In ESPN, Inc. v. Michigan State University, the Michigan Court of Appeals issued an important decision regarding incident reports of uncharged crimes. The case involved a Freedom Of Information Act request for all incident reports mentioning one or more student athletes on a 301-person list. The university released the responsive reports, but used the “personal privacy” exemption to redact the names and identifying information of suspects who were never charged with crimes. The Court of Appeals deemed the redactions were improper in this context because the public interest in disclosure clearly outweighed the interest in nondisclosure. The court found that the public had a strong interest in knowing whether student-athletes were treated more favorably than the general student population, and in knowing whether the university accurately reported certain incidents to the news media.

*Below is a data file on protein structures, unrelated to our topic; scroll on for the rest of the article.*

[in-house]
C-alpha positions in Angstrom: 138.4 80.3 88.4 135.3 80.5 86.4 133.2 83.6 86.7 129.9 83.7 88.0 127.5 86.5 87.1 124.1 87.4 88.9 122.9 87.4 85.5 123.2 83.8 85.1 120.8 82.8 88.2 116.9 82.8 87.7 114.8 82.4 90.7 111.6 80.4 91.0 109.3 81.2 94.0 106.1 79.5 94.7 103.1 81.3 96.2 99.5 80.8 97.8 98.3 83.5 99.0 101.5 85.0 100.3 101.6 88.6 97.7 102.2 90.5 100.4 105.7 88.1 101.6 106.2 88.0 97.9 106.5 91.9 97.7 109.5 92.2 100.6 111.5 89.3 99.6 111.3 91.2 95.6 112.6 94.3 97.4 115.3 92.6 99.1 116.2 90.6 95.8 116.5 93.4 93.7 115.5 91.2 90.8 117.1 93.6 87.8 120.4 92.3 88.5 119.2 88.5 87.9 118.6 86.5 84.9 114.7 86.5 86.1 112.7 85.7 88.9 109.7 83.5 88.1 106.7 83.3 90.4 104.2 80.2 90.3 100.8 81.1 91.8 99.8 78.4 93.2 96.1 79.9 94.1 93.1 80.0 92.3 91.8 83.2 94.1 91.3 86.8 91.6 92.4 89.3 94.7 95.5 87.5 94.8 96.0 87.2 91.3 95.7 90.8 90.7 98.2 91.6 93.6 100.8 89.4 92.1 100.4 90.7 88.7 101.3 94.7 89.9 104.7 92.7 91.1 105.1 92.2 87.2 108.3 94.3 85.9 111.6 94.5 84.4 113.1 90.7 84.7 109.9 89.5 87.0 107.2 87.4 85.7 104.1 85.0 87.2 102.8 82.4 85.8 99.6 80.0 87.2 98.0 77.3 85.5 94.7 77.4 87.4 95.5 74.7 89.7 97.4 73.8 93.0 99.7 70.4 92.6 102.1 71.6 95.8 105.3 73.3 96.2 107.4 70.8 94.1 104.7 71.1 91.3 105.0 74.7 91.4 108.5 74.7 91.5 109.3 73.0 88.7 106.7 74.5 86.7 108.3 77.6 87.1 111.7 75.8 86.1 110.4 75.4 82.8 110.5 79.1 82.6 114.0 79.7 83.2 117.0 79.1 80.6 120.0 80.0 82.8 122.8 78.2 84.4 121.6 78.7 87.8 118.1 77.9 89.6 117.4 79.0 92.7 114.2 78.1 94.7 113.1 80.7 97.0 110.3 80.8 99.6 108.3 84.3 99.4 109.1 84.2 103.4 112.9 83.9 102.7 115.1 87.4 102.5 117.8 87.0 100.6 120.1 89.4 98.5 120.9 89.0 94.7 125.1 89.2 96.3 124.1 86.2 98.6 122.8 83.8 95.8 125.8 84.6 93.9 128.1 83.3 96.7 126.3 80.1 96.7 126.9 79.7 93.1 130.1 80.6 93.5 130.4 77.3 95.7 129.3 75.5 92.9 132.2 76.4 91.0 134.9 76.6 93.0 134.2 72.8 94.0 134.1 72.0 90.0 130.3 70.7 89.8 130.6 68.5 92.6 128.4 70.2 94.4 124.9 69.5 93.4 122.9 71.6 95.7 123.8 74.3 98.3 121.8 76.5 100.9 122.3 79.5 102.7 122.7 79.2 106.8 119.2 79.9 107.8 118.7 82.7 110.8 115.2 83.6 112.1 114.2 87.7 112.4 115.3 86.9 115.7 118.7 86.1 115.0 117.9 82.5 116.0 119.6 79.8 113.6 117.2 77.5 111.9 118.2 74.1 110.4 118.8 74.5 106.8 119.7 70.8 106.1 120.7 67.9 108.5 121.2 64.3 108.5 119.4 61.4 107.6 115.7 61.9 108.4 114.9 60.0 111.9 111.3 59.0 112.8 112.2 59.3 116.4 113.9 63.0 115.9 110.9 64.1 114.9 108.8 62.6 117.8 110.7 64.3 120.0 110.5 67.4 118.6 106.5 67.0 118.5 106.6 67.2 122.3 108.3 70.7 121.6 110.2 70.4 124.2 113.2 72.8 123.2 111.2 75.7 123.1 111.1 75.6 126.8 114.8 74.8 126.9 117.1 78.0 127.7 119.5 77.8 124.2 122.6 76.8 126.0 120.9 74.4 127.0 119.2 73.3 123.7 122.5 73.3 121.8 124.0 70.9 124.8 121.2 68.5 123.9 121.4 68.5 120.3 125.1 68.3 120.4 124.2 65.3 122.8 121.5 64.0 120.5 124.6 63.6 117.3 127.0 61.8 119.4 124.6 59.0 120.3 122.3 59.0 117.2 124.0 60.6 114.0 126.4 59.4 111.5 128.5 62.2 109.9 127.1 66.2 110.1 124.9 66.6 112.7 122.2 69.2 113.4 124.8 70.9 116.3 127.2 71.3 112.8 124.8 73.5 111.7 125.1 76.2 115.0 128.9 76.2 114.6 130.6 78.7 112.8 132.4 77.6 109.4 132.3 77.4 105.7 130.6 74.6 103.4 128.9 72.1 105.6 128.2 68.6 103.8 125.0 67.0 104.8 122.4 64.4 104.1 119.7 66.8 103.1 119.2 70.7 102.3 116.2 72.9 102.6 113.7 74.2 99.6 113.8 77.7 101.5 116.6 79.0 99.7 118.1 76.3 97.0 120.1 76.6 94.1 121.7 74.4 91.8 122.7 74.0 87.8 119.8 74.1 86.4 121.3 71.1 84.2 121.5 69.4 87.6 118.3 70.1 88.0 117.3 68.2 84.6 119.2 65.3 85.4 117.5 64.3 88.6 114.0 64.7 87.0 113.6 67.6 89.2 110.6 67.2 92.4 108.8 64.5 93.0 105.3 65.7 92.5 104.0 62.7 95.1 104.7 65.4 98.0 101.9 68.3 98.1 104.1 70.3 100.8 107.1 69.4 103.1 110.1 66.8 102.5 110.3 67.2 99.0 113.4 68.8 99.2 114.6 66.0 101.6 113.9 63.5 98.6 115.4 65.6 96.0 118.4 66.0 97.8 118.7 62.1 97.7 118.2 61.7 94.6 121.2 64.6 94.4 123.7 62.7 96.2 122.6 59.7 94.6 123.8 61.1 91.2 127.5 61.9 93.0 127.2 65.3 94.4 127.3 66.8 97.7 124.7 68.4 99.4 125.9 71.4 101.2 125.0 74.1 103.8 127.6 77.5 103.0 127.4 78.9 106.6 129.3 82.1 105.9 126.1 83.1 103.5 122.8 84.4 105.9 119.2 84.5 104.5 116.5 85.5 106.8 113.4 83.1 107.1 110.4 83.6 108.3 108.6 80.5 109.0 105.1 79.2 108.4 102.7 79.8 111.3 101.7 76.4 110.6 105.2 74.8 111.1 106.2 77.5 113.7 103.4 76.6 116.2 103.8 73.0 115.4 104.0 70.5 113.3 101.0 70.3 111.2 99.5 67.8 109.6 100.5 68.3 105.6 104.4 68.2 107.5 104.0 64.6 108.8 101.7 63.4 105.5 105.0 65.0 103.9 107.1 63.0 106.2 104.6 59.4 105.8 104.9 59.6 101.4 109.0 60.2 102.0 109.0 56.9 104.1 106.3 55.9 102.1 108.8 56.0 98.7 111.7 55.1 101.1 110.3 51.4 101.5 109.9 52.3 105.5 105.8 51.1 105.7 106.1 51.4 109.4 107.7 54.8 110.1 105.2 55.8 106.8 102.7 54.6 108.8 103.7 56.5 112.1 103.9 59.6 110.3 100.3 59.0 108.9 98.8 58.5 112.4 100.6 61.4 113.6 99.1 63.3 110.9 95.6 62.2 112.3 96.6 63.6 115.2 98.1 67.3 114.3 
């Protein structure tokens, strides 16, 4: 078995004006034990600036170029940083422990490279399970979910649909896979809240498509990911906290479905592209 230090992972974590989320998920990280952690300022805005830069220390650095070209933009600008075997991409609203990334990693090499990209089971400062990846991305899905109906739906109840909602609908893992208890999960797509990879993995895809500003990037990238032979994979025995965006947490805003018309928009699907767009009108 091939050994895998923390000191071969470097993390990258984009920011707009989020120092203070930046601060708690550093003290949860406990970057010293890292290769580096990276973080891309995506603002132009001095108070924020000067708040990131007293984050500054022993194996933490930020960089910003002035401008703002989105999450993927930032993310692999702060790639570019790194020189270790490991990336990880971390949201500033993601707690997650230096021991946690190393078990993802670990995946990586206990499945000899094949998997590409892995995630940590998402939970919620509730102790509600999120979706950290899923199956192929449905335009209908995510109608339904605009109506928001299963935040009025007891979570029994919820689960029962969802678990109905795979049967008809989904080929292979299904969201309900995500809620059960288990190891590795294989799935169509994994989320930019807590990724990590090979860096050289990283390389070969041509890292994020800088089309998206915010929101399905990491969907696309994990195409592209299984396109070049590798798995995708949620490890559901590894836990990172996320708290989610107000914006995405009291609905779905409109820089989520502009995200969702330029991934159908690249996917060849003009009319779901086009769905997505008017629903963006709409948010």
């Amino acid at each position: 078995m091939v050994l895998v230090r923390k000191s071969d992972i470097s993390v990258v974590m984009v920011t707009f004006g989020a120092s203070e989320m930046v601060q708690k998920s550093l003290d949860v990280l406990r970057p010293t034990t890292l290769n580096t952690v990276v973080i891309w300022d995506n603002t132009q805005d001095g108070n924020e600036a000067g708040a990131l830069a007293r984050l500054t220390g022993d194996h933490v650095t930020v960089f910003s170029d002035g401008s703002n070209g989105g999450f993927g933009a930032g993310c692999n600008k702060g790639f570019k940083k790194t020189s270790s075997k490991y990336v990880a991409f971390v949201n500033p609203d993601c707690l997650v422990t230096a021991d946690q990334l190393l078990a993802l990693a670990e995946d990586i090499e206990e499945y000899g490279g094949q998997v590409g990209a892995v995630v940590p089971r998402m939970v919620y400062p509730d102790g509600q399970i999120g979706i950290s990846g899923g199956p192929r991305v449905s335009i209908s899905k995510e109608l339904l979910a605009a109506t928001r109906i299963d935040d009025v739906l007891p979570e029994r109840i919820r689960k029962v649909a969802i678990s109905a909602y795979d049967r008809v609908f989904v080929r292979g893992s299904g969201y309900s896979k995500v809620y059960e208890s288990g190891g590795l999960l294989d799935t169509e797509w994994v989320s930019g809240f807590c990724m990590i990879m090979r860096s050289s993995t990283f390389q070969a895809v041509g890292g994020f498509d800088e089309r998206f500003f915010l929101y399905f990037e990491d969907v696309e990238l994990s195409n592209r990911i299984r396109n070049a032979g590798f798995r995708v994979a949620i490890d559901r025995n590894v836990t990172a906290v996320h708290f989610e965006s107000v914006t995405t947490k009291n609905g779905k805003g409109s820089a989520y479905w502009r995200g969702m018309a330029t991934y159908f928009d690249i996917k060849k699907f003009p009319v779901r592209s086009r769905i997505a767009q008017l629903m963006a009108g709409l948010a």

Prior to the ESPN case, many police departments routinely redacted the names of uncharged suspects under the guidance of a Michigan Attorney General opinion. The Court of Appeals decision in ESPN indicates that, in at least some cases, the importance of a news story outweighs a suspect’s right to privacy and requires disclosure. Michigan State University has requested leave to appeal to the Michigan Supreme Court.